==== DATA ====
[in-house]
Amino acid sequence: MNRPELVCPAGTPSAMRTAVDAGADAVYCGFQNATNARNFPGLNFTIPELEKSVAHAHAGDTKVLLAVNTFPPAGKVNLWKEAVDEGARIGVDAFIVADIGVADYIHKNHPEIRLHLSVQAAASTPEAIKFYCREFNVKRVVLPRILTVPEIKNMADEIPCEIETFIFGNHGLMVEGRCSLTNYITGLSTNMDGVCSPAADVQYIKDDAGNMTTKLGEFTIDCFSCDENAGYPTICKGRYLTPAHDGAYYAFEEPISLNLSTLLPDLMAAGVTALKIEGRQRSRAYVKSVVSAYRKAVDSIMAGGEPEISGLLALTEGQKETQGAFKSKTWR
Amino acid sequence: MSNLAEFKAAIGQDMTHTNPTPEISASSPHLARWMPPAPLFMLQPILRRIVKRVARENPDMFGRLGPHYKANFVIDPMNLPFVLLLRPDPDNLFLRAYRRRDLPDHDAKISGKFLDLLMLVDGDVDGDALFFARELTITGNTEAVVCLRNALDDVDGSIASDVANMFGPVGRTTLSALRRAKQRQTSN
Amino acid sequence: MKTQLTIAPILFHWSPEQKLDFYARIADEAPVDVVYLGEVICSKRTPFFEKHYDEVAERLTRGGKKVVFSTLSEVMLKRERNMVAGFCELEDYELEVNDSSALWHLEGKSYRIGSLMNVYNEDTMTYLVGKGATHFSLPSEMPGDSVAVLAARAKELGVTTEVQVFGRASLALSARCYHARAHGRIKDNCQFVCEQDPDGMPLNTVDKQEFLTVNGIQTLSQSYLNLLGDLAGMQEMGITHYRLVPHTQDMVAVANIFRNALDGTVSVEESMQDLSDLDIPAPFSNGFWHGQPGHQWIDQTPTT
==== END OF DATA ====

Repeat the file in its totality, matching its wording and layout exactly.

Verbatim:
[in-house]
Amino acid sequence: MNRPELVCPAGTPSAMRTAVDAGADAVYCGFQNATNARNFPGLNFTIPELEKSVAHAHAGDTKVLLAVNTFPPAGKVNLWKEAVDEGARIGVDAFIVADIGVADYIHKNHPEIRLHLSVQAAASTPEAIKFYCREFNVKRVVLPRILTVPEIKNMADEIPCEIETFIFGNHGLMVEGRCSLTNYITGLSTNMDGVCSPAADVQYIKDDAGNMTTKLGEFTIDCFSCDENAGYPTICKGRYLTPAHDGAYYAFEEPISLNLSTLLPDLMAAGVTALKIEGRQRSRAYVKSVVSAYRKAVDSIMAGGEPEISGLLALTEGQKETQGAFKSKTWR
Amino acid sequence: MSNLAEFKAAIGQDMTHTNPTPEISASSPHLARWMPPAPLFMLQPILRRIVKRVARENPDMFGRLGPHYKANFVIDPMNLPFVLLLRPDPDNLFLRAYRRRDLPDHDAKISGKFLDLLMLVDGDVDGDALFFARELTITGNTEAVVCLRNALDDVDGSIASDVANMFGPVGRTTLSALRRAKQRQTSN
Amino acid sequence: MKTQLTIAPILFHWSPEQKLDFYARIADEAPVDVVYLGEVICSKRTPFFEKHYDEVAERLTRGGKKVVFSTLSEVMLKRERNMVAGFCELEDYELEVNDSSALWHLEGKSYRIGSLMNVYNEDTMTYLVGKGATHFSLPSEMPGDSVAVLAARAKELGVTTEVQVFGRASLALSARCYHARAHGRIKDNCQFVCEQDPDGMPLNTVDKQEFLTVNGIQTLSQSYLNLLGDLAGMQEMGITHYRLVPHTQDMVAVANIFRNALDGTVSVEESMQDLSDLDIPAPFSNGFWHGQPGHQWIDQTPTT